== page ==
Whew! Hopefully, that long-winded explanation of Fi in comparison to Fe helped shed light on the differences between the two. The reason I felt the need to go into such detail is that I think it explains why INFP's and other Fi types are less likely to be emotionally expressive compared to Fe types. My mother can't help but express herself because that's how she instinctively deals with the world around her. Asking an Fe individual to suppress their emotions is like asking a Te not to use logic. SYSTEM. FAIL. Introverted Feelers, however, INFP's are able to sneak under the radar much more easily. Although we experience our feelings very intensely, we internalize this feeling. We experience it inwardly, whereas Fe types express it outwardly. I don't fully understand how I'm feeling unless I'm introspecting. My mother, on the other hand, doesn't fully understand how she's feeling until she expresses it outward. For this reason, INFP's are probably less likely to express ourselves in front of others. Because of this, people often make the mistake of thinking we are "cold" or "unfeeling" when in reality there is a tempest raging under our stoic expression.


Wow. Didn't mean for that to turn into a novel, but there you have it. Sorry to bombard you with all that info but I just felt that our responses might mislead you into thinking we were less emotional than other F types simply because we were less expressive, and that's not the case. We just feel it inwardly, not outwardly.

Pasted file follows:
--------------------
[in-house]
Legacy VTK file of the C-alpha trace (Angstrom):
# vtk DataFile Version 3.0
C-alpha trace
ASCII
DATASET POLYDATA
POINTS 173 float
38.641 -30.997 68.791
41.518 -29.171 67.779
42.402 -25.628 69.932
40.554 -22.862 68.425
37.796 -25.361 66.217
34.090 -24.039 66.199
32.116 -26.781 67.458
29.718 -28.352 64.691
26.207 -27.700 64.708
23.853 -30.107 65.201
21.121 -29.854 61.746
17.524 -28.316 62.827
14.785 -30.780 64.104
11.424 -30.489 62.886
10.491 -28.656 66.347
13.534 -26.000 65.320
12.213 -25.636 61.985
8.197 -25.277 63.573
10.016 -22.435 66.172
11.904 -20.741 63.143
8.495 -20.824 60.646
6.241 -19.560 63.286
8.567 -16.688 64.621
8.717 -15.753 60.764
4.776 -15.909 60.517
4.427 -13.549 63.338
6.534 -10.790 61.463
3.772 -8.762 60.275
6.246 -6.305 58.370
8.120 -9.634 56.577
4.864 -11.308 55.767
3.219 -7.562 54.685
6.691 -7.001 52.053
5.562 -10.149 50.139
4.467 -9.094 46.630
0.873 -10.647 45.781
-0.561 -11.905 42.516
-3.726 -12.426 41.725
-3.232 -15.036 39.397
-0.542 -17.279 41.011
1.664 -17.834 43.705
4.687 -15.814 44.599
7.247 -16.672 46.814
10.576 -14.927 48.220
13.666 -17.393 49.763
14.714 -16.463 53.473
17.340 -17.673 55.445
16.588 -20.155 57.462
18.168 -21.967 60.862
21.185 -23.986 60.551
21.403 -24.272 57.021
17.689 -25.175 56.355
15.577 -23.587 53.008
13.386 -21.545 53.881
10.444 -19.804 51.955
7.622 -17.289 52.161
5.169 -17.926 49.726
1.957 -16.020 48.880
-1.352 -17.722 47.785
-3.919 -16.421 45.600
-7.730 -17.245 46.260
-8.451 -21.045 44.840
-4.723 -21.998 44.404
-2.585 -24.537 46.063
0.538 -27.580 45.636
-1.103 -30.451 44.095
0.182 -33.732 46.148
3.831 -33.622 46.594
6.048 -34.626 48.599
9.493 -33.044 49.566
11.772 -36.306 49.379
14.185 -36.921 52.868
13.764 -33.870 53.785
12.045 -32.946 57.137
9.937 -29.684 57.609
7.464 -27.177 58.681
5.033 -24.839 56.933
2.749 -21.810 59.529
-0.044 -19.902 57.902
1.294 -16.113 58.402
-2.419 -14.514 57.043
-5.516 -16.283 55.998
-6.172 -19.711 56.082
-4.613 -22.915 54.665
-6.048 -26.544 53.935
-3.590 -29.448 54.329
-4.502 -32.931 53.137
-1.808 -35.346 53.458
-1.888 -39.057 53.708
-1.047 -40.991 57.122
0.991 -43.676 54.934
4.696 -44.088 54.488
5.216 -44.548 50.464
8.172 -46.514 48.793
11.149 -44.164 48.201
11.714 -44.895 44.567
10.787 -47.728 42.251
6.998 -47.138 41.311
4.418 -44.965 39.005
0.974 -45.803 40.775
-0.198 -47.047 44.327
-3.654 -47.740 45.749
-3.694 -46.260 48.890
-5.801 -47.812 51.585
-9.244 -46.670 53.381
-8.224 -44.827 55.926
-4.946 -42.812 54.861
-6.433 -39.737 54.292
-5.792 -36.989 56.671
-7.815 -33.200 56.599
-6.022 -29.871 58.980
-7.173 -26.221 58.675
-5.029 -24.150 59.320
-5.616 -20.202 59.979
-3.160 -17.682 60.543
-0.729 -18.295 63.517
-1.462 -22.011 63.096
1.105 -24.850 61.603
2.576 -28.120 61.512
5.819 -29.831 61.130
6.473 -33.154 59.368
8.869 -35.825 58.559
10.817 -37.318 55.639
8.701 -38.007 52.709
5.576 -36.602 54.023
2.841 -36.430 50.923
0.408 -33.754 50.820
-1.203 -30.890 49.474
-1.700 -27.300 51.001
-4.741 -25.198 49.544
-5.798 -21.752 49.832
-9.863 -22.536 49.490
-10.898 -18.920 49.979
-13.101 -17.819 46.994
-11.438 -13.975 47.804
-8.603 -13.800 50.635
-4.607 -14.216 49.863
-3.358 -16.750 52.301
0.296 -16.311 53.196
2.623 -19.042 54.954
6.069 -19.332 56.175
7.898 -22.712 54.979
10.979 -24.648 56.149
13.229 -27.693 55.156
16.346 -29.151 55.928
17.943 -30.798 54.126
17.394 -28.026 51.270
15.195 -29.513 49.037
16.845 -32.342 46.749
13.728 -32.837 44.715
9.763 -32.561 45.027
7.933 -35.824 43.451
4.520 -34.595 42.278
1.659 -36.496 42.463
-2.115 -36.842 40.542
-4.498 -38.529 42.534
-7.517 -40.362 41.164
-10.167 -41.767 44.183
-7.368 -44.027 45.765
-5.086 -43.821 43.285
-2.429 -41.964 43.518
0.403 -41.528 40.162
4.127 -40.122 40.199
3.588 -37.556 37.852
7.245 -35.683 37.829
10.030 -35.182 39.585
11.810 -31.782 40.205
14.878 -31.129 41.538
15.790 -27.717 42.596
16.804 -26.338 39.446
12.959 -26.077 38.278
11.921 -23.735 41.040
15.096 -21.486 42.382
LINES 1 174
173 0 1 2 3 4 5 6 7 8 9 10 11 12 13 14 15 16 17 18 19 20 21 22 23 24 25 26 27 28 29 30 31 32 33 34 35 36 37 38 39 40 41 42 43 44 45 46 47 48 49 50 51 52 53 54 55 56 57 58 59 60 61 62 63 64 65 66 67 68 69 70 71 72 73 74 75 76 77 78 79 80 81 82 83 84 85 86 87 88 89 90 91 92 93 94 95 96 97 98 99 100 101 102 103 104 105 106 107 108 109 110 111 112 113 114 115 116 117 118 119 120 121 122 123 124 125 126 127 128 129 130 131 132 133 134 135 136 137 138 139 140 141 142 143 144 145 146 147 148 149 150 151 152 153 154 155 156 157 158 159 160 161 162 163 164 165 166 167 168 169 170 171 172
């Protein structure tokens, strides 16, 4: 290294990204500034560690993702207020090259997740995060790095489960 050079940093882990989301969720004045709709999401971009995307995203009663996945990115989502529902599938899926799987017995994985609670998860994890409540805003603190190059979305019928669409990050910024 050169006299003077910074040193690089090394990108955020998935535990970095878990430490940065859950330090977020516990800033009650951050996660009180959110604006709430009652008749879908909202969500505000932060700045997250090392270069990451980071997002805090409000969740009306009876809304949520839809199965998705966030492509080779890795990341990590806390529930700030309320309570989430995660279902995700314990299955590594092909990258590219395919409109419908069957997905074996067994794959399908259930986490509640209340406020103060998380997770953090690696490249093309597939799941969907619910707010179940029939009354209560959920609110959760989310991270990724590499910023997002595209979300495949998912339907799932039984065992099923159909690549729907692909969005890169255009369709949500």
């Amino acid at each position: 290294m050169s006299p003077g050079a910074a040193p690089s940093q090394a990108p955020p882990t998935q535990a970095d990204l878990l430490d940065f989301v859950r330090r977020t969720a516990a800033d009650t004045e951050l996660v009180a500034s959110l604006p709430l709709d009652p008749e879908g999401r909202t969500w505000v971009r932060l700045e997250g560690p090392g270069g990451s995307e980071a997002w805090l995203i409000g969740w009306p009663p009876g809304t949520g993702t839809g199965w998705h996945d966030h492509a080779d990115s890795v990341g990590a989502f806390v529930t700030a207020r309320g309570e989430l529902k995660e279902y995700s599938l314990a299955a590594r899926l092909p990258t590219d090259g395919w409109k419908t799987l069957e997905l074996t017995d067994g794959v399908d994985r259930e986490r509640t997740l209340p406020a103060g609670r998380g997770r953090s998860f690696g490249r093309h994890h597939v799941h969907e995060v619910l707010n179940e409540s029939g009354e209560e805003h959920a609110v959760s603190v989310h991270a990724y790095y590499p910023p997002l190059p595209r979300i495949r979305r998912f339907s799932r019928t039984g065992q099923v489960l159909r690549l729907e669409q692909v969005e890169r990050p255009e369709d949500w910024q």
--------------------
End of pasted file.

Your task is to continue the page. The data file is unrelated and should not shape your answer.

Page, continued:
I don't know if you're specifically interested in INFP's or F types in general, but I'd recommend posing this question in the ENFJ or INFJ forum as well if you want to hear a perspective on Extroverted Feeling from NF's. They can offer you a completely different perspective I'm sure. And since they're Fe types, they'll be really eager to help you :wink:
 

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I can show some happy emotions, in order to blend in or empathize, but tend to internalize the sad ones - stress, panic, fear, etc. The only exception to that is anger, which, if provoked enough can come out to bite the attacker in a vicious manner but I try not to do so in case of overreaction or being wrong.